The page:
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Estate Planning for E-Mail

With so much of who we are nowadays stored behind passwords online -- e-mail, address books, appointment calendars and financial records -- should our estate plans provide for our passwords? That is the question writer Elinor Mills raises in a CNET article, Taking Passwords to the Grave. She relates the story of William Talcott, a prominent San Francisco poet who died of cancer in June. His daughter, Julie Talcott-Fuller, asked Yahoo! for access to his online address book and e-mail so that she could notify his friends and fans. Yahoo! turned her down, citing privacy laws.

But property, not privacy, is the issue, Marc Rotenberg, executive director of the Electronic Privacy Information Center, tells Mills:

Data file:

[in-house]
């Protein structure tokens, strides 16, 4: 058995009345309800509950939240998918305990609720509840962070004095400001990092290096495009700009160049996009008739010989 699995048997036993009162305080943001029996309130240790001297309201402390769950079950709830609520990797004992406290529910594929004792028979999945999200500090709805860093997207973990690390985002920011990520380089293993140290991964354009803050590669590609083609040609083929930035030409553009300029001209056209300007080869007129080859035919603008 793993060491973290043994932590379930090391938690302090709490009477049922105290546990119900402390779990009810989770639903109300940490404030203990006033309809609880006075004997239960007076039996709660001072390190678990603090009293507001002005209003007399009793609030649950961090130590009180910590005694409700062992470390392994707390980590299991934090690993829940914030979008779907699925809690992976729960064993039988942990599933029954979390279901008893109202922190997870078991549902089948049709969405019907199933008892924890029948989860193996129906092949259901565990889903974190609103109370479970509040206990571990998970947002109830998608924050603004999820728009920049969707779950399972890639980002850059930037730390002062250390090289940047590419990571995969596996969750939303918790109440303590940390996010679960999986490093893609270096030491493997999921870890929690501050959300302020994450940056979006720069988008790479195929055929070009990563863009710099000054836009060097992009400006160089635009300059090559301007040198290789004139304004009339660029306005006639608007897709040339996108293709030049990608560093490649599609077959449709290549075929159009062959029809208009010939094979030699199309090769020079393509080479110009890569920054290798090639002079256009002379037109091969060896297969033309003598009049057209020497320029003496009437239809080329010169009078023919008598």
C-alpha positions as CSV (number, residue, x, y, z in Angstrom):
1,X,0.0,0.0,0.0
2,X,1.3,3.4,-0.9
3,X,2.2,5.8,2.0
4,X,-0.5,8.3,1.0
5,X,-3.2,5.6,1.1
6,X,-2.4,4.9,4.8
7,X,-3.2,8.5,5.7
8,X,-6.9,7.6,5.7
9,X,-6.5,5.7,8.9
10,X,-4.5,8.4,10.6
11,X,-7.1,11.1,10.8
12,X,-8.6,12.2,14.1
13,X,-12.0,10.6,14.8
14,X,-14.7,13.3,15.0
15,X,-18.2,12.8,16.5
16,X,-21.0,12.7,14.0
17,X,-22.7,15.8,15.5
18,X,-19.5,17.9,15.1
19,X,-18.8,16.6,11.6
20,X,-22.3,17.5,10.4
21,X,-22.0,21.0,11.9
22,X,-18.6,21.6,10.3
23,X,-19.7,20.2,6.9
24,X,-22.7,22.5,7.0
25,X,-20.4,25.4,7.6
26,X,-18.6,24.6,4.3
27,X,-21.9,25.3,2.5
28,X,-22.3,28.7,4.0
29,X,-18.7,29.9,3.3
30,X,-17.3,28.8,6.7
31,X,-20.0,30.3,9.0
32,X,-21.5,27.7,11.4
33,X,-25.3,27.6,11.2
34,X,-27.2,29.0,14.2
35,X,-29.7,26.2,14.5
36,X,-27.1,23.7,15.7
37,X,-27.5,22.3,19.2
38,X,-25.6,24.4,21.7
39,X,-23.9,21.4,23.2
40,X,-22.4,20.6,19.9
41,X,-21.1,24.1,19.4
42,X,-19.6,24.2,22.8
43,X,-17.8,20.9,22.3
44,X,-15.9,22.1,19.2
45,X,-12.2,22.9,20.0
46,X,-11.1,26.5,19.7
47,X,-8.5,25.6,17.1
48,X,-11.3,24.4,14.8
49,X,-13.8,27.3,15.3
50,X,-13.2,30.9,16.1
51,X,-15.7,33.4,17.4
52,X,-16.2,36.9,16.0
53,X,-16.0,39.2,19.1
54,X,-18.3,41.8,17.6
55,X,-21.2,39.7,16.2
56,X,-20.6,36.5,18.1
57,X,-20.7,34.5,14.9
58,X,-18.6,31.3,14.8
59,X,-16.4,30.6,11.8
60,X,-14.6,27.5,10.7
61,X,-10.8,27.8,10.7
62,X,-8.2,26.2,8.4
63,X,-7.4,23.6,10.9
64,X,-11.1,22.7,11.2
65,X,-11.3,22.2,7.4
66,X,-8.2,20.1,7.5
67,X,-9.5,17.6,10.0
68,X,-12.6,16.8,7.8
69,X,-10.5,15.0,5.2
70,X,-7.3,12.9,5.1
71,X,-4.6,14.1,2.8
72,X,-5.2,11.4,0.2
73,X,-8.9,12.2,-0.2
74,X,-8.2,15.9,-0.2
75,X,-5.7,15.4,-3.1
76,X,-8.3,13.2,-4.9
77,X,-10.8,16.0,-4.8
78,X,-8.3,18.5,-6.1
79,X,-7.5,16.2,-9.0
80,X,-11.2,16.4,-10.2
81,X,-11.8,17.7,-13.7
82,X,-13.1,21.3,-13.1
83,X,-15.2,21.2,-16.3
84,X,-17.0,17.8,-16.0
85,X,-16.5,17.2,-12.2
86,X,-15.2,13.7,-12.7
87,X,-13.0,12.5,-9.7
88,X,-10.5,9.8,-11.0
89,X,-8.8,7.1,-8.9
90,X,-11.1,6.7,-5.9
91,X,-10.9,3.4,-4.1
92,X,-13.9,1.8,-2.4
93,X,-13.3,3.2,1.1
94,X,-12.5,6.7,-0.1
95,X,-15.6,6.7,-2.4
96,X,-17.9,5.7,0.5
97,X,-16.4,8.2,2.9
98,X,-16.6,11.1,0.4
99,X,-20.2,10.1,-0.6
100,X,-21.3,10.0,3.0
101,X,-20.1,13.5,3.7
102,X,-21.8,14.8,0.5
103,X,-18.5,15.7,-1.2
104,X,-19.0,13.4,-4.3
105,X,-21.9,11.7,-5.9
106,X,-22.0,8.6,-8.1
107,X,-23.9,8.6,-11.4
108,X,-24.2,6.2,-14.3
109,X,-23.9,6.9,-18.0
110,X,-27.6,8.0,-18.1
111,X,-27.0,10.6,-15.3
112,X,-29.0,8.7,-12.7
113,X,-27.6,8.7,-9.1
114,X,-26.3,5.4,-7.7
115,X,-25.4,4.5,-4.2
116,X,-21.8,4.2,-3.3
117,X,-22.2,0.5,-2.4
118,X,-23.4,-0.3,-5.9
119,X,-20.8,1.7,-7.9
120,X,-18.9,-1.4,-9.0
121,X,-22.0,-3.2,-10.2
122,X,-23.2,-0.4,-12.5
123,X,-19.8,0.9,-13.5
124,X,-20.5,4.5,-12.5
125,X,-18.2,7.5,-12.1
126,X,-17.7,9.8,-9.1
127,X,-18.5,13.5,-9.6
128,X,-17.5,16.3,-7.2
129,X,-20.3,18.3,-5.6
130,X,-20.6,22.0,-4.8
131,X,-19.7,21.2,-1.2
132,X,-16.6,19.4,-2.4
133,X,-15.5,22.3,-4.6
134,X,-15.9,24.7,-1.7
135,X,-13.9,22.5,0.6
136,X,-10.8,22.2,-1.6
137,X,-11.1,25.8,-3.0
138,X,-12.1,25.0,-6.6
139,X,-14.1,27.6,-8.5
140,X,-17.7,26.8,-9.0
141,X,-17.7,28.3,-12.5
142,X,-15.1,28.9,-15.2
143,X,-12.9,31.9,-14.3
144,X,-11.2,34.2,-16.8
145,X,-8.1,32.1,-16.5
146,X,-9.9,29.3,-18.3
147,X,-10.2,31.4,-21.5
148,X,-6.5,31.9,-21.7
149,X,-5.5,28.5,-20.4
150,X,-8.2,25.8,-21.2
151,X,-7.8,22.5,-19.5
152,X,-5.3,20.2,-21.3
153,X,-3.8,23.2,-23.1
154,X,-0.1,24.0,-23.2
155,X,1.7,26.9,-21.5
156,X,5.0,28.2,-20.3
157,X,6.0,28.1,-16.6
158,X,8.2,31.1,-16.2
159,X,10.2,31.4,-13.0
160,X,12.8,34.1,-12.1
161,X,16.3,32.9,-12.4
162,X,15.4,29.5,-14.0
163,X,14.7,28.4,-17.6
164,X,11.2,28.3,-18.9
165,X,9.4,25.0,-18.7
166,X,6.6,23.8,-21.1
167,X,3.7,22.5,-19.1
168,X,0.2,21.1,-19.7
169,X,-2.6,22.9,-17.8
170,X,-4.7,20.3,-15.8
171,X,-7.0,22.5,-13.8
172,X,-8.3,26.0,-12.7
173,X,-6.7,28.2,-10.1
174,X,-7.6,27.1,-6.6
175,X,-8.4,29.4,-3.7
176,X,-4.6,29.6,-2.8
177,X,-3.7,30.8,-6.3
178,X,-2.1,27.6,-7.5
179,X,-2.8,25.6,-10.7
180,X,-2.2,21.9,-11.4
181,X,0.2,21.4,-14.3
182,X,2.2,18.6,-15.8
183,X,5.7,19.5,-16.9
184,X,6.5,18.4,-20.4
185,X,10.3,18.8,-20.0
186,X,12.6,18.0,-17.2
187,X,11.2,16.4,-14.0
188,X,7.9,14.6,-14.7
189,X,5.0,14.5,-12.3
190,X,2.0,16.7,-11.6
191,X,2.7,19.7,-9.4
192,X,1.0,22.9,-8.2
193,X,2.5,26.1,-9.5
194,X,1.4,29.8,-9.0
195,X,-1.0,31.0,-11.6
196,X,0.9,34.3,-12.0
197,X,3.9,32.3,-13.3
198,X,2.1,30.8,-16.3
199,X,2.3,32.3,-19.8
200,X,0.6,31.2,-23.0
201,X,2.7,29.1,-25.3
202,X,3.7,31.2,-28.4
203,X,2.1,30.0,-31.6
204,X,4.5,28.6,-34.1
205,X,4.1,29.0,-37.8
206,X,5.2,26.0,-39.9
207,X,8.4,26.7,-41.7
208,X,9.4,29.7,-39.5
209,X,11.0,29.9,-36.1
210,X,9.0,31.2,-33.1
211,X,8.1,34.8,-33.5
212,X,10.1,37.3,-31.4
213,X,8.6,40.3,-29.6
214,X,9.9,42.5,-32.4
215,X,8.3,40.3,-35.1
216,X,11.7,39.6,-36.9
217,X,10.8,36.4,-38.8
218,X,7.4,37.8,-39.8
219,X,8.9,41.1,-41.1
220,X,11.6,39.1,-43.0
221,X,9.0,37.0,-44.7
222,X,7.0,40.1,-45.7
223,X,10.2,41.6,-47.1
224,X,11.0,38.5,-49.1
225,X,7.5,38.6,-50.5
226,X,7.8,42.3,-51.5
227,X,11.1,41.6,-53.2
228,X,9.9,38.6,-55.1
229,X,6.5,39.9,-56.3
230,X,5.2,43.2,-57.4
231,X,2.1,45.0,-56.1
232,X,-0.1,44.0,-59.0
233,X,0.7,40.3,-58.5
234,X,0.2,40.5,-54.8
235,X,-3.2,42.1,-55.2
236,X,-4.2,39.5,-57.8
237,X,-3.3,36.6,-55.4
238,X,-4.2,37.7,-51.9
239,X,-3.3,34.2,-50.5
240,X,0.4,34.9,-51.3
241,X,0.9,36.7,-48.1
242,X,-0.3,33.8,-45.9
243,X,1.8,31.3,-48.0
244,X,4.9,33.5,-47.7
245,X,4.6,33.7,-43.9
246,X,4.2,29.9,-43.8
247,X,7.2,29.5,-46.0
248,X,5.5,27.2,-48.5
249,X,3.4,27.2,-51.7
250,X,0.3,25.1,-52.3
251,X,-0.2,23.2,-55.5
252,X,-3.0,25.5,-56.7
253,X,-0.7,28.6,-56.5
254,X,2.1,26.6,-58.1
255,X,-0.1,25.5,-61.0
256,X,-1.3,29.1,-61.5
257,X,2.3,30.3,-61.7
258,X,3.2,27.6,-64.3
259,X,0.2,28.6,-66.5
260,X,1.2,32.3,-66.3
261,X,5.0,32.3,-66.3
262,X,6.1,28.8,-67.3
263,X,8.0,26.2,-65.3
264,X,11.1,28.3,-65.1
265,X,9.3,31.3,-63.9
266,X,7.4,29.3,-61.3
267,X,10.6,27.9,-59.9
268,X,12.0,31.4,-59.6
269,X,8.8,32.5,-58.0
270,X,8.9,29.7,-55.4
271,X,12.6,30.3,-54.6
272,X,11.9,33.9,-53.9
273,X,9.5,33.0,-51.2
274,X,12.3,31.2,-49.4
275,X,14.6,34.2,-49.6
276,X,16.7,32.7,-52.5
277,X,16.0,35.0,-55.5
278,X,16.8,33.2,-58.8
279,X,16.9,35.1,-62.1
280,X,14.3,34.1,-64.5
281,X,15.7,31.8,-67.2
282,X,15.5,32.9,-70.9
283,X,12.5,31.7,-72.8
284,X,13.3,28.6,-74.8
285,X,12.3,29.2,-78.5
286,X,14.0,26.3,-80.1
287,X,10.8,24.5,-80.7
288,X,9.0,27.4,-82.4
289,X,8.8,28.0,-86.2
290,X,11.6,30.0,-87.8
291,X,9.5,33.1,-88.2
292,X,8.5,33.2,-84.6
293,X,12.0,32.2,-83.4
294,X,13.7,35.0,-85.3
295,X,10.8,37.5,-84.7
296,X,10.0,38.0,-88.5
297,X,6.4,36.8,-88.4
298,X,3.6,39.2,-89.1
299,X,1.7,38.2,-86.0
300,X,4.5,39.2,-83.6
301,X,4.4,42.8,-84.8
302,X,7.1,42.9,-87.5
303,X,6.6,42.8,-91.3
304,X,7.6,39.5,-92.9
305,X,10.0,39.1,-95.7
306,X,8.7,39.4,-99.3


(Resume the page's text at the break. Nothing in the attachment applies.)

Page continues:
"The so-called 'Tort of Privacy' expires upon death, but property interests don't. Private e-mails are a new category. It's not immediately clear how to treat them, but it's a form of digital property."

This is why Michael W. Blacksburg, a San Francisco estate-planning lawyer, advises his clients to put all their online passwords in an estate-planning document. In fact, he even asks them what should happen after death to their electronic media, such as music in iTunes and photos in Shutterfly.

At the [non]billable hour, Matt Homann points to this article and asks, "Is anyone doing this?" I would, but I would first have to face a duanting obstacle -- remembering all my passwords.

Posted by Robert J. Ambrogi on September 27, 2006 at 02:35 PM | Permalink | Comments (0)


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